Chances it will pass:

      Sandoval has not made pre-kindergarten an emphasis of his education policy, and additional funding is not in his budget. Conservatives also have attacked the idea that early education promotes greater success. In a session with limited money, this program may not make the cut.

    • Universal full-day kindergarten: $71 million

      Offering full-day kindergarten in only some of Nevada’s schools creates an uneven playing field headed into the first grade, Democrats believe.

      While Sandoval has proposed $20 million to increase the number of schools with full-day kindergarten to 160 from 114, it is not enough funding to expand the program to all elementary schools.

      Included in the $71 million Democrats want to spend to expand the program is about $11 million for classroom space needed to accommodate the influx of kindergartners.

      Chances it will pass:

      Few dispute that full-day kindergarten is a worthwhile program. Sandoval emphasized it in his State of the State address and proposed budget. If the money is found, the program stands a strong chance of passing.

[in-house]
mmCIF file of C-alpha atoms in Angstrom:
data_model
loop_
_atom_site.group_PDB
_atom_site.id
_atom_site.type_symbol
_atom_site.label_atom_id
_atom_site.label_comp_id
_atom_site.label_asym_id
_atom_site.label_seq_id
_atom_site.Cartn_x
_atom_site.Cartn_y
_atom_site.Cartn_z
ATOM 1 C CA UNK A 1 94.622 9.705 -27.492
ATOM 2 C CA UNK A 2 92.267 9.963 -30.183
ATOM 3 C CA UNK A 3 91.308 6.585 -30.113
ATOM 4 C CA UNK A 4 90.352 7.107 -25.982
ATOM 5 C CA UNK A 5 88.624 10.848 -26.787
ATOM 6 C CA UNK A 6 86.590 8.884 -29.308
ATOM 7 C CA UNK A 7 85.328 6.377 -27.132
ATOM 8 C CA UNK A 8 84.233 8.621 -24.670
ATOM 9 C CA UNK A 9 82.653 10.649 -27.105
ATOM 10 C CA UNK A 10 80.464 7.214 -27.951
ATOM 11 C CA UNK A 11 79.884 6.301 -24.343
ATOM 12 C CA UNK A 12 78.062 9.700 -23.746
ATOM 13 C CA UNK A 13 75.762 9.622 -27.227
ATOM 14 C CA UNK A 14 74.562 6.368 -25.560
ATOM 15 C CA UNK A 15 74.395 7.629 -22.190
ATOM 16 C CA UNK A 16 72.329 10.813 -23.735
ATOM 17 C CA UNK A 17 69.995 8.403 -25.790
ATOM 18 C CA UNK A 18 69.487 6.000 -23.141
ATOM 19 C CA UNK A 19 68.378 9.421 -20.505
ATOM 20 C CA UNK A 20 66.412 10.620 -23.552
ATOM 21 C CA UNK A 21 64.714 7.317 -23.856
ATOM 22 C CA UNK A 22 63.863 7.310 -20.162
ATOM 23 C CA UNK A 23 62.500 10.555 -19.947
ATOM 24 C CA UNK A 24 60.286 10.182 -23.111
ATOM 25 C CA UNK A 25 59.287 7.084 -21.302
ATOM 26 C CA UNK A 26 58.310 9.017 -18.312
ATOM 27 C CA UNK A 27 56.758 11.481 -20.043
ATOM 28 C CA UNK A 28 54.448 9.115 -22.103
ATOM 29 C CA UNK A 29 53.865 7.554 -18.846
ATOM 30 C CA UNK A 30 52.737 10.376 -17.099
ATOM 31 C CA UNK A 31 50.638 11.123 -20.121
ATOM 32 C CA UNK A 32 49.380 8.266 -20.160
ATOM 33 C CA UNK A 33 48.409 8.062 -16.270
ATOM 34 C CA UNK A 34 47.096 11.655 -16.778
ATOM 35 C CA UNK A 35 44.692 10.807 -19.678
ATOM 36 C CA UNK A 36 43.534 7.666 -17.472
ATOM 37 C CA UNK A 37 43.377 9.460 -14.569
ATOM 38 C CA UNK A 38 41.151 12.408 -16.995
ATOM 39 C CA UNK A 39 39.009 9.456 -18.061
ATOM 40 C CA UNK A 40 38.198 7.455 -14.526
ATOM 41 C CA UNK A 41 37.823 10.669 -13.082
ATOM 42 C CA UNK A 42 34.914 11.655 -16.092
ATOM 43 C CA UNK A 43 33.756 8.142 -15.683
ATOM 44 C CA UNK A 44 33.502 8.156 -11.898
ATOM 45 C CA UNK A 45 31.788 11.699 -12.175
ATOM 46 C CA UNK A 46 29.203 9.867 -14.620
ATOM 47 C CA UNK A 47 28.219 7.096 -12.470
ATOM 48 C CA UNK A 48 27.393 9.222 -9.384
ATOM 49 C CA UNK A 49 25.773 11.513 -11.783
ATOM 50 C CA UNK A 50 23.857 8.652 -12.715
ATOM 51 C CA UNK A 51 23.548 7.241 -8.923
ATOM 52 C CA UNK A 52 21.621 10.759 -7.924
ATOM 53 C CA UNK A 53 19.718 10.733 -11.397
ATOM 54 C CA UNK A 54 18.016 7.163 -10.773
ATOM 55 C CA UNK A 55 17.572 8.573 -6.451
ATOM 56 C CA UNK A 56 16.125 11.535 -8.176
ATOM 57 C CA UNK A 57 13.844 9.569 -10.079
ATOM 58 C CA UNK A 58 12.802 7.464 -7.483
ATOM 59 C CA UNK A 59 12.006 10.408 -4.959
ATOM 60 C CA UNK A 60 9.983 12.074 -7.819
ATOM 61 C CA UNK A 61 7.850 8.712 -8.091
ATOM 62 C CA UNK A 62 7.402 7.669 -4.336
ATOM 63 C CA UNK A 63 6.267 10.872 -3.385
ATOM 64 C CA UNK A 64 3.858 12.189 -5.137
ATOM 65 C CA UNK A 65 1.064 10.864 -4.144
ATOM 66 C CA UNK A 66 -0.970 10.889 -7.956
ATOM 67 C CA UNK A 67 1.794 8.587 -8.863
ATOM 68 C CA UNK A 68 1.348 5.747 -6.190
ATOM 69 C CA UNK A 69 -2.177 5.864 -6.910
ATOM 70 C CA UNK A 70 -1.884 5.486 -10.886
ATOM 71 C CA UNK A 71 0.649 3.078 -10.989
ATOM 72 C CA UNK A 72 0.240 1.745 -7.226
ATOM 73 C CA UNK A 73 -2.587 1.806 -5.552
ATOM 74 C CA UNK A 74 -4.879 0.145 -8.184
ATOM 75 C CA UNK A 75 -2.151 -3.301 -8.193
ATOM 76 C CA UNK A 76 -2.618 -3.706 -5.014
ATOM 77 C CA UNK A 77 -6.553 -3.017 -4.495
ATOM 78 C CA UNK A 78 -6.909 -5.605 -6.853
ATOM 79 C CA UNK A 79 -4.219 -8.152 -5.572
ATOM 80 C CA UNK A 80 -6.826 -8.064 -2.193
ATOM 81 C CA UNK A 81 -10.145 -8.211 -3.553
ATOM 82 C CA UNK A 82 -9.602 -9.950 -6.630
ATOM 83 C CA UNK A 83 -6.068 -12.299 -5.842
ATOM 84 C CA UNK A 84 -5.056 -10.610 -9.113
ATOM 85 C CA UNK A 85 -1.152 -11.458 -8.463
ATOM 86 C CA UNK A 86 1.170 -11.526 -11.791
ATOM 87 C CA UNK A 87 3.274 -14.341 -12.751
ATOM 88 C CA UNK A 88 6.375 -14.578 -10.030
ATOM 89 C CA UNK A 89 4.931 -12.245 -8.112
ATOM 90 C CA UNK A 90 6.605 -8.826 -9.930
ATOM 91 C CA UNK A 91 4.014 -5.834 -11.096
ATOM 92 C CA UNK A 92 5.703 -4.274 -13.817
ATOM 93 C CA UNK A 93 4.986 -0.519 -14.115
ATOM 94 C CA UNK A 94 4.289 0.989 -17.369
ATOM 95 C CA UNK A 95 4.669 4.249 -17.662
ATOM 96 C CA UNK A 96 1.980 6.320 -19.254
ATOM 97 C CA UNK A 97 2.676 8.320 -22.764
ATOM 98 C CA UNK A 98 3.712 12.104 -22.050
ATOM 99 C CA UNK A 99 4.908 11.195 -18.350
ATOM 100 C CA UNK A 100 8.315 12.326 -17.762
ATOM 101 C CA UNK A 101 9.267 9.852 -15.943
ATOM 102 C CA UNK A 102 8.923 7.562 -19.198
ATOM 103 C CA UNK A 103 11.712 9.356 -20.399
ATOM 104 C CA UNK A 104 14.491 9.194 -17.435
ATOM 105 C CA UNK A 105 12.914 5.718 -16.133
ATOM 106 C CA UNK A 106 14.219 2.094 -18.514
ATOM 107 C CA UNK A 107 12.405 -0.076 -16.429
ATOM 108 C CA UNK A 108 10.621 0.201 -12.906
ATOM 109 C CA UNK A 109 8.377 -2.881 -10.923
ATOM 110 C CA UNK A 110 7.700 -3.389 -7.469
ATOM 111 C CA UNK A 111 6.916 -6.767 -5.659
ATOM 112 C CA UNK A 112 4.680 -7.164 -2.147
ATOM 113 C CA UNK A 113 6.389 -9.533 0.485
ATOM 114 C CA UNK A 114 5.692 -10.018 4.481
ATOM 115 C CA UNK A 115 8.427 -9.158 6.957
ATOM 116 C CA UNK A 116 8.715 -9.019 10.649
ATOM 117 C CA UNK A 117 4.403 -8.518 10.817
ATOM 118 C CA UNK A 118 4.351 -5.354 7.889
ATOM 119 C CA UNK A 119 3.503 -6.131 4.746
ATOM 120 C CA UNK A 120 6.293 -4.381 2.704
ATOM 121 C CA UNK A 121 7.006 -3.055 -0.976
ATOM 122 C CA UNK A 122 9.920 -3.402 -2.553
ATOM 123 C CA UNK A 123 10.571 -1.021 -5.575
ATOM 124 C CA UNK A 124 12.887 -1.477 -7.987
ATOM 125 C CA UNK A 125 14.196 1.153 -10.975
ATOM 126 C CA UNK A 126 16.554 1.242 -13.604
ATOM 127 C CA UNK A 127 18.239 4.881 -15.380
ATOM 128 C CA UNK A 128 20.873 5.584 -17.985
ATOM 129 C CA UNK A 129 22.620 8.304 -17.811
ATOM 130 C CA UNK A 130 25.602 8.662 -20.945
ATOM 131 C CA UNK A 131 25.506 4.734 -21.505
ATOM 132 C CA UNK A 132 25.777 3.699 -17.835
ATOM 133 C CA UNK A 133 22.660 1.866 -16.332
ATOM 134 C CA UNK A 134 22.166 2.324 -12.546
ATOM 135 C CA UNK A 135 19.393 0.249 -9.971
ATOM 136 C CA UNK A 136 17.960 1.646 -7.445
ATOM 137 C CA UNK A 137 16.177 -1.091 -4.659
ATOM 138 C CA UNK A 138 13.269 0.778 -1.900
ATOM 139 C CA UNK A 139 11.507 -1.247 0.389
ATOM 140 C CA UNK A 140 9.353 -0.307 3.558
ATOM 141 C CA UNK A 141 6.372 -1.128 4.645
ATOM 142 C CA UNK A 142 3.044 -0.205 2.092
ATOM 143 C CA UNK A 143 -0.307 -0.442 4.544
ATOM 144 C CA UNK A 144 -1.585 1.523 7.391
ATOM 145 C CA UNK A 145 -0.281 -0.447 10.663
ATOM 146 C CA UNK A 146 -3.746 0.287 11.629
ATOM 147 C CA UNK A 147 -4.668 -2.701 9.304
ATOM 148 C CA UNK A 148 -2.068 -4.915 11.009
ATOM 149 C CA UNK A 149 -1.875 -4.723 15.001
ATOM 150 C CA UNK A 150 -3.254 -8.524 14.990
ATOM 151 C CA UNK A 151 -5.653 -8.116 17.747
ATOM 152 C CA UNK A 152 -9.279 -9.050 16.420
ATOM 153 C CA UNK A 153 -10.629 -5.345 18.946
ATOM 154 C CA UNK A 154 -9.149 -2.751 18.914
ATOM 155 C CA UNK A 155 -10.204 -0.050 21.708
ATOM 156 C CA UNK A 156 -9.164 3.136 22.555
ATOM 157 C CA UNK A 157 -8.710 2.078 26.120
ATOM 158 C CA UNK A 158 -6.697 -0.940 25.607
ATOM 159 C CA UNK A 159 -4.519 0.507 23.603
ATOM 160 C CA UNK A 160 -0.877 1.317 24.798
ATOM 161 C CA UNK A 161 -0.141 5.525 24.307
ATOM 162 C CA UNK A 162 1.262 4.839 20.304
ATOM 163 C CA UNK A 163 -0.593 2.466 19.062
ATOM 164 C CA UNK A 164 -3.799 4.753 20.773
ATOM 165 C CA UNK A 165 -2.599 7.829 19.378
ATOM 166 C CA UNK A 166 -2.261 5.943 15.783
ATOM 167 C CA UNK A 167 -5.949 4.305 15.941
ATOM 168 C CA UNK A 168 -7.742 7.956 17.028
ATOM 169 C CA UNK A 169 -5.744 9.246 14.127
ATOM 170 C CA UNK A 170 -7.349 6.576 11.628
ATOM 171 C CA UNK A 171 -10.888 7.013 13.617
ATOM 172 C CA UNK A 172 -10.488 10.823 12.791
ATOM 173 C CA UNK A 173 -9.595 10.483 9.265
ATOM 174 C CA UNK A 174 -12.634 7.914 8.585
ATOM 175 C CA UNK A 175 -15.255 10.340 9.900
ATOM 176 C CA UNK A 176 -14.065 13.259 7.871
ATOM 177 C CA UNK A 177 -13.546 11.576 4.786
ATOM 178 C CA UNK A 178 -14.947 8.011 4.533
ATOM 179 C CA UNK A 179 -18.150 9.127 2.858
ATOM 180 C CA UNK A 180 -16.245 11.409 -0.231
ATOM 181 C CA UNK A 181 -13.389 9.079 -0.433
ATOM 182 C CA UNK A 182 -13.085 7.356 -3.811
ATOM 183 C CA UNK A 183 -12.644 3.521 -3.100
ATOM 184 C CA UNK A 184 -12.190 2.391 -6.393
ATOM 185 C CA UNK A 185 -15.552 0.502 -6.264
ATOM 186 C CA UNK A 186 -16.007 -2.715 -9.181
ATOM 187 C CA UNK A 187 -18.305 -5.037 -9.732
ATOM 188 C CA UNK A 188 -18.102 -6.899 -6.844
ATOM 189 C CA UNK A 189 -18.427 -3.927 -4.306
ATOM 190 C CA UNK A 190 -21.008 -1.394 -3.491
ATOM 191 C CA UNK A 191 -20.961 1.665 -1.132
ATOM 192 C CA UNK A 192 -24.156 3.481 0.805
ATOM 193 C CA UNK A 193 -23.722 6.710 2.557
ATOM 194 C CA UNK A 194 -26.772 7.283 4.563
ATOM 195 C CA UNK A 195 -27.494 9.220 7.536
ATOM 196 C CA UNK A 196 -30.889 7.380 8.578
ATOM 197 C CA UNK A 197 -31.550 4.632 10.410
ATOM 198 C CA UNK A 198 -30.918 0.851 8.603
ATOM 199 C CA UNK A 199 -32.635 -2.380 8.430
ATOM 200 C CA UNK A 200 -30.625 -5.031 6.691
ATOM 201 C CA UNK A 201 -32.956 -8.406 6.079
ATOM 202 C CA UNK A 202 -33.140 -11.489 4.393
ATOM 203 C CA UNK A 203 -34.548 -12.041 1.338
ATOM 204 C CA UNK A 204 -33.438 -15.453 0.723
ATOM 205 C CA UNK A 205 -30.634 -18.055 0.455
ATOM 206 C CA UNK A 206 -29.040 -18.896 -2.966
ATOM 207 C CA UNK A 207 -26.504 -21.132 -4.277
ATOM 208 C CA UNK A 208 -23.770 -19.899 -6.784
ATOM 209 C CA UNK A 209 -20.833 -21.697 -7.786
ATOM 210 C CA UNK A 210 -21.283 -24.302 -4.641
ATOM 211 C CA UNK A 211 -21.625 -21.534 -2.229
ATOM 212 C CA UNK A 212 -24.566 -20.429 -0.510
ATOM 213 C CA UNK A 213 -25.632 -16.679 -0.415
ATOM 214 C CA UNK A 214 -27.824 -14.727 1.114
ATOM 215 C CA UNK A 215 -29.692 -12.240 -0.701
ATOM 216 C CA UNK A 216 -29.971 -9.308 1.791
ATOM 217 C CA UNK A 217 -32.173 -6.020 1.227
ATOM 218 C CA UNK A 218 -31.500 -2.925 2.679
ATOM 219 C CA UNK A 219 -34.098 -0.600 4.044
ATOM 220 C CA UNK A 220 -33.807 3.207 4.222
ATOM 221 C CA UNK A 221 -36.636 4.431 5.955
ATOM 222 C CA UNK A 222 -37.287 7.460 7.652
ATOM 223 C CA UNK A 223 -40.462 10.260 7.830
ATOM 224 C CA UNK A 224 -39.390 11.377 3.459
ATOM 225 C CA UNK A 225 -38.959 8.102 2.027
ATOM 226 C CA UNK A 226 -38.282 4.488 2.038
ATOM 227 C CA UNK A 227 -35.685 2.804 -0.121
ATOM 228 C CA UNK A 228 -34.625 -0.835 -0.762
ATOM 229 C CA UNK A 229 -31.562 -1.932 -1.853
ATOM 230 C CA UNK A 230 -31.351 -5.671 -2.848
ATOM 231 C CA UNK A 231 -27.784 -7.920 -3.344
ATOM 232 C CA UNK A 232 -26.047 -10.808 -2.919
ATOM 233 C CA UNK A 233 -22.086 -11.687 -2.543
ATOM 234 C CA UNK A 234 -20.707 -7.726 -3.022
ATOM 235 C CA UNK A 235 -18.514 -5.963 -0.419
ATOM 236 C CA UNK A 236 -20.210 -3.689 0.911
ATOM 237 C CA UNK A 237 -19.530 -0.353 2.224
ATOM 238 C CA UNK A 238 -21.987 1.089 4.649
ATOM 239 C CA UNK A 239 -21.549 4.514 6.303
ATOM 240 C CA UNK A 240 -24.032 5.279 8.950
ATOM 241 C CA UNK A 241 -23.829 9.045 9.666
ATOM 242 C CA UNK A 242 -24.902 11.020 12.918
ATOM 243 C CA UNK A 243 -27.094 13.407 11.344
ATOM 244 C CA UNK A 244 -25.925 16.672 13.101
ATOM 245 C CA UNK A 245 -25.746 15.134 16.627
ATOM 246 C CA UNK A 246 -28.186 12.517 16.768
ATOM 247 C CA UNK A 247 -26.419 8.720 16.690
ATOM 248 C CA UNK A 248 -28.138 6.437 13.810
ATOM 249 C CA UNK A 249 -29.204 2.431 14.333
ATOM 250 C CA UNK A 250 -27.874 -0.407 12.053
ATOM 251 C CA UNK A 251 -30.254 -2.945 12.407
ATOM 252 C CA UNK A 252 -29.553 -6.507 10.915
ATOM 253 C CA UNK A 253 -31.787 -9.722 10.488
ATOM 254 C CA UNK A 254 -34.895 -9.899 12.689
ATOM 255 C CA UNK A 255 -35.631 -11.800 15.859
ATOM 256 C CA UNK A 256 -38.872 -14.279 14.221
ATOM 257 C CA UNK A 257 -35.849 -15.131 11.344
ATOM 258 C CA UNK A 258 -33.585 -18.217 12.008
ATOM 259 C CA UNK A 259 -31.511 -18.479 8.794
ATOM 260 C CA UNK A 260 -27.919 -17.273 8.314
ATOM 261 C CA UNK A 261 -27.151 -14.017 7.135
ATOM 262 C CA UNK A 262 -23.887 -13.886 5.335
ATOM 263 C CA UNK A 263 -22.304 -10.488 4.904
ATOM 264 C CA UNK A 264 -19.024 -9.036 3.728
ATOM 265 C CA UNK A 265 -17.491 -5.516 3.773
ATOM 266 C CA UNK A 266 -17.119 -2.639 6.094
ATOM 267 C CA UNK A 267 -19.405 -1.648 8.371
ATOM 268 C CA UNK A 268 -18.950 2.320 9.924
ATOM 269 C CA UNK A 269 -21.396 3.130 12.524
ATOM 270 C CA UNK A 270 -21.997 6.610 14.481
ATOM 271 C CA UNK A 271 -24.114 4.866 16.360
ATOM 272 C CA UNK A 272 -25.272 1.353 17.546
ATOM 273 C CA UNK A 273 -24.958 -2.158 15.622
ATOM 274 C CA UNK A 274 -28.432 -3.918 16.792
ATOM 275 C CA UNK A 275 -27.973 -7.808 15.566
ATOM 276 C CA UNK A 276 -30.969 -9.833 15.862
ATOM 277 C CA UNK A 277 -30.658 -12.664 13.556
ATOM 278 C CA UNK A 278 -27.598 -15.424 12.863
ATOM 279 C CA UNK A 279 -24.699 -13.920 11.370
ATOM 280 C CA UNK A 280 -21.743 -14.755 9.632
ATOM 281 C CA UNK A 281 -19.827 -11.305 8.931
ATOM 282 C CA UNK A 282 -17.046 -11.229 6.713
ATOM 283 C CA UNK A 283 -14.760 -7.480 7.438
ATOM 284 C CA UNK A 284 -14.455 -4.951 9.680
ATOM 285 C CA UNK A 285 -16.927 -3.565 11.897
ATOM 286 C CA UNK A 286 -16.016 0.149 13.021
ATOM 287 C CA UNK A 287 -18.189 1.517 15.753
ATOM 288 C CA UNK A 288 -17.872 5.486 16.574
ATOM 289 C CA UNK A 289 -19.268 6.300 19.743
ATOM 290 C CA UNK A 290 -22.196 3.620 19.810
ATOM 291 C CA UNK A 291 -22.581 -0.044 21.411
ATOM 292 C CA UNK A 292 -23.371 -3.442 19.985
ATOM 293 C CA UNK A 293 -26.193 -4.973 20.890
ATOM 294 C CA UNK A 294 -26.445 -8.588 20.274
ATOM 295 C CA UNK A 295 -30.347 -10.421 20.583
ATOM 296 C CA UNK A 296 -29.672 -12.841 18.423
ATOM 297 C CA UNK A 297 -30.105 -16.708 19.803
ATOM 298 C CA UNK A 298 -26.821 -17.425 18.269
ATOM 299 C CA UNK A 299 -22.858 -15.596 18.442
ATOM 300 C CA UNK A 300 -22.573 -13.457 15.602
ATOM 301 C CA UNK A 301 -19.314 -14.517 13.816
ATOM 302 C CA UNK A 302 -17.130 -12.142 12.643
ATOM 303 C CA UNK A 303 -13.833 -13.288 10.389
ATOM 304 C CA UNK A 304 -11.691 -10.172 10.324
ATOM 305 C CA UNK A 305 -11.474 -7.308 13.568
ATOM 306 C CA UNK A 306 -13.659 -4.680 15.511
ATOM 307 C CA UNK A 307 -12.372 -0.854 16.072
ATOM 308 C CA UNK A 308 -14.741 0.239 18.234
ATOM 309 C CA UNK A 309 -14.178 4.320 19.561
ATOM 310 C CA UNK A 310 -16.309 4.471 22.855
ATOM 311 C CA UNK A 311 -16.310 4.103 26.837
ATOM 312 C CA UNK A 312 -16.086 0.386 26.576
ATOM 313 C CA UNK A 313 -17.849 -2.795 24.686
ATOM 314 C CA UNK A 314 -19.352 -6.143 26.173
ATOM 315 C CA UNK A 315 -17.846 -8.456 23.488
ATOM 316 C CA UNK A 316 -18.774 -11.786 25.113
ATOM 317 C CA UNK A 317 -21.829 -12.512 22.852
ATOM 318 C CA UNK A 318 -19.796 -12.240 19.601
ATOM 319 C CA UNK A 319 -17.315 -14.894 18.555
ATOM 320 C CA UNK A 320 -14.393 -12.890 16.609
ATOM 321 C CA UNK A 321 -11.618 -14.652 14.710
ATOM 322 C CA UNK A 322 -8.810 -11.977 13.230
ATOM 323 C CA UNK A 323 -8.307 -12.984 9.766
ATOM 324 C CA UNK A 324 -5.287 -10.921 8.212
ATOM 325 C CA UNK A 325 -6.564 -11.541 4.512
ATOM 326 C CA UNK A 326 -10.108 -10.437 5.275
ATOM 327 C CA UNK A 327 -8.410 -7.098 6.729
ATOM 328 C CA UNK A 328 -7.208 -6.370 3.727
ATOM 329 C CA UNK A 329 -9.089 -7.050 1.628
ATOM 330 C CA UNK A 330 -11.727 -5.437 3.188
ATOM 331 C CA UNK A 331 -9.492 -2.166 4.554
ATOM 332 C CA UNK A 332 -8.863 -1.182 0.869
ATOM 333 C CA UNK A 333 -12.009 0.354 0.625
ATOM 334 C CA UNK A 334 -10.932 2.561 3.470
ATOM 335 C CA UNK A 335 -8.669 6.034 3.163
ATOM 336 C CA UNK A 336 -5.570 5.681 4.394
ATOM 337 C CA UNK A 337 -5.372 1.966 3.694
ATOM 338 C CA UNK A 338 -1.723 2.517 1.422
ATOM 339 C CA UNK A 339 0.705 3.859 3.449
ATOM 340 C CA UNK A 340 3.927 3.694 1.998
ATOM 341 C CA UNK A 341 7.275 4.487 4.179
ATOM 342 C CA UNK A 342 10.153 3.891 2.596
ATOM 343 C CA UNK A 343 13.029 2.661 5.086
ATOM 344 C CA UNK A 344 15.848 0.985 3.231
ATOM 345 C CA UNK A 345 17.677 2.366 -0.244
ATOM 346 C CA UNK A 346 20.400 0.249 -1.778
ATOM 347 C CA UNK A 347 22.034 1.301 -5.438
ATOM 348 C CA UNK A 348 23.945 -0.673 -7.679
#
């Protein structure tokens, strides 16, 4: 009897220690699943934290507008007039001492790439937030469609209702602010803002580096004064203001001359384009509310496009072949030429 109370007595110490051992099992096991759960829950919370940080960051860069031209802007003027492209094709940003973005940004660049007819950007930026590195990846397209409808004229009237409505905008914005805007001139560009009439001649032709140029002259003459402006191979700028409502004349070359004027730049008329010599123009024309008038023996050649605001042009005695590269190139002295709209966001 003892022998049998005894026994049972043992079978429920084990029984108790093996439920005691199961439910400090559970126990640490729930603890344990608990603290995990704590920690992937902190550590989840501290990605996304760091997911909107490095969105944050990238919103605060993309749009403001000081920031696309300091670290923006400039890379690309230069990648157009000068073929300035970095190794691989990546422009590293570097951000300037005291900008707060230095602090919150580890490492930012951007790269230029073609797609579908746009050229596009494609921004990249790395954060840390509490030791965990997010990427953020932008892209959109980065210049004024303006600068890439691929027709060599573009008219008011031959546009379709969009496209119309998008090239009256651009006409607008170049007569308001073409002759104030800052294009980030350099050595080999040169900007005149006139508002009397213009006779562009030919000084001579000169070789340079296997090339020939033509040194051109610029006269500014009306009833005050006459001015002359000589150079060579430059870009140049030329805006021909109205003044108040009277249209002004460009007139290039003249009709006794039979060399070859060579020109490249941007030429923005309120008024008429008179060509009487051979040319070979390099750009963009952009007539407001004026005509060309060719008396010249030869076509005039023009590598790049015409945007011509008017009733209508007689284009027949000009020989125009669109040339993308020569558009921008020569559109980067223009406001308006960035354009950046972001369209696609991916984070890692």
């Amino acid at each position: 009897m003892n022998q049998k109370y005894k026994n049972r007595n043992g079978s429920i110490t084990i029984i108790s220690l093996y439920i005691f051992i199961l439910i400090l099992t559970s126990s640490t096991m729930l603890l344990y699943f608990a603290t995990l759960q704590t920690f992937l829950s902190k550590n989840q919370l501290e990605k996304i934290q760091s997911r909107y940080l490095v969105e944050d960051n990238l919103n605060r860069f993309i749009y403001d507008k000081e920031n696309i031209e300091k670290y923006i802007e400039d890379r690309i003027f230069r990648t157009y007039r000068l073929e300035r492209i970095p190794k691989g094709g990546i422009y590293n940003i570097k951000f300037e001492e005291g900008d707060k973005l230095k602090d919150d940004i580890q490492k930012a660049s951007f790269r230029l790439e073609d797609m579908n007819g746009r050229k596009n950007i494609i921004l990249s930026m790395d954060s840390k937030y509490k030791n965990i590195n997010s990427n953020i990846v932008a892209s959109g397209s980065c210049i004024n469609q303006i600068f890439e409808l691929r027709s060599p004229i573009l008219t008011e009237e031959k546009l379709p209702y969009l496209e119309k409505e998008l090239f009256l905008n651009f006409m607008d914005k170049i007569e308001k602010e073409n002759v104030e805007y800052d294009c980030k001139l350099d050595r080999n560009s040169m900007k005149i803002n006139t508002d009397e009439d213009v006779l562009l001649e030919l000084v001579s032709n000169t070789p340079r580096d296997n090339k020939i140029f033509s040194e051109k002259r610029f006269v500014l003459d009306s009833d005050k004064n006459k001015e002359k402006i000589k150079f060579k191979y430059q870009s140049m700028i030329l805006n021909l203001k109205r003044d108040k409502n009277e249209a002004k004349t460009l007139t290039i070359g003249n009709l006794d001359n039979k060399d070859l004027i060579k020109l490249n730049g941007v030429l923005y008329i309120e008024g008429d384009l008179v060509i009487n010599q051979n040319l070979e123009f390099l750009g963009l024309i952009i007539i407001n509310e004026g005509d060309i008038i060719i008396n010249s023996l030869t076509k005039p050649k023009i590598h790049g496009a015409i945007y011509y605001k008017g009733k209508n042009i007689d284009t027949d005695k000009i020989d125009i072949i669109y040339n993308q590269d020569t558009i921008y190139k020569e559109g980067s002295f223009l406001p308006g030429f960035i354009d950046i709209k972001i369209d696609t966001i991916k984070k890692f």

• Ending social promotion: $50 million

      Sandoval and Democrats agree on the policy of requiring third-graders to pass a reading assessment before being promoted to the fourth grade.

      What they don’t necessarily agree on is whether it will cost money.

      Borrowing 2-year-old estimates from school districts on what it would cost to ensure third-graders pass that test, Democrats say a successful program to end social promotion would cost about $50 million.

      “You can’t just magically end social promotion,” one Democratic lawmaker said.

      Chances it will pass:

      Again, this is all about money. Last session, Sandoval proposed a bill to end social promotion. At the time, he contended it would not cost money — the test is already paid for, and holding third-graders back a year wouldn’t be financially onerous.

      Democrats dispute that last part, arguing second-go-round third-graders would make it more difficult to meet low class-size requirements in place for third grade but not fourth grade.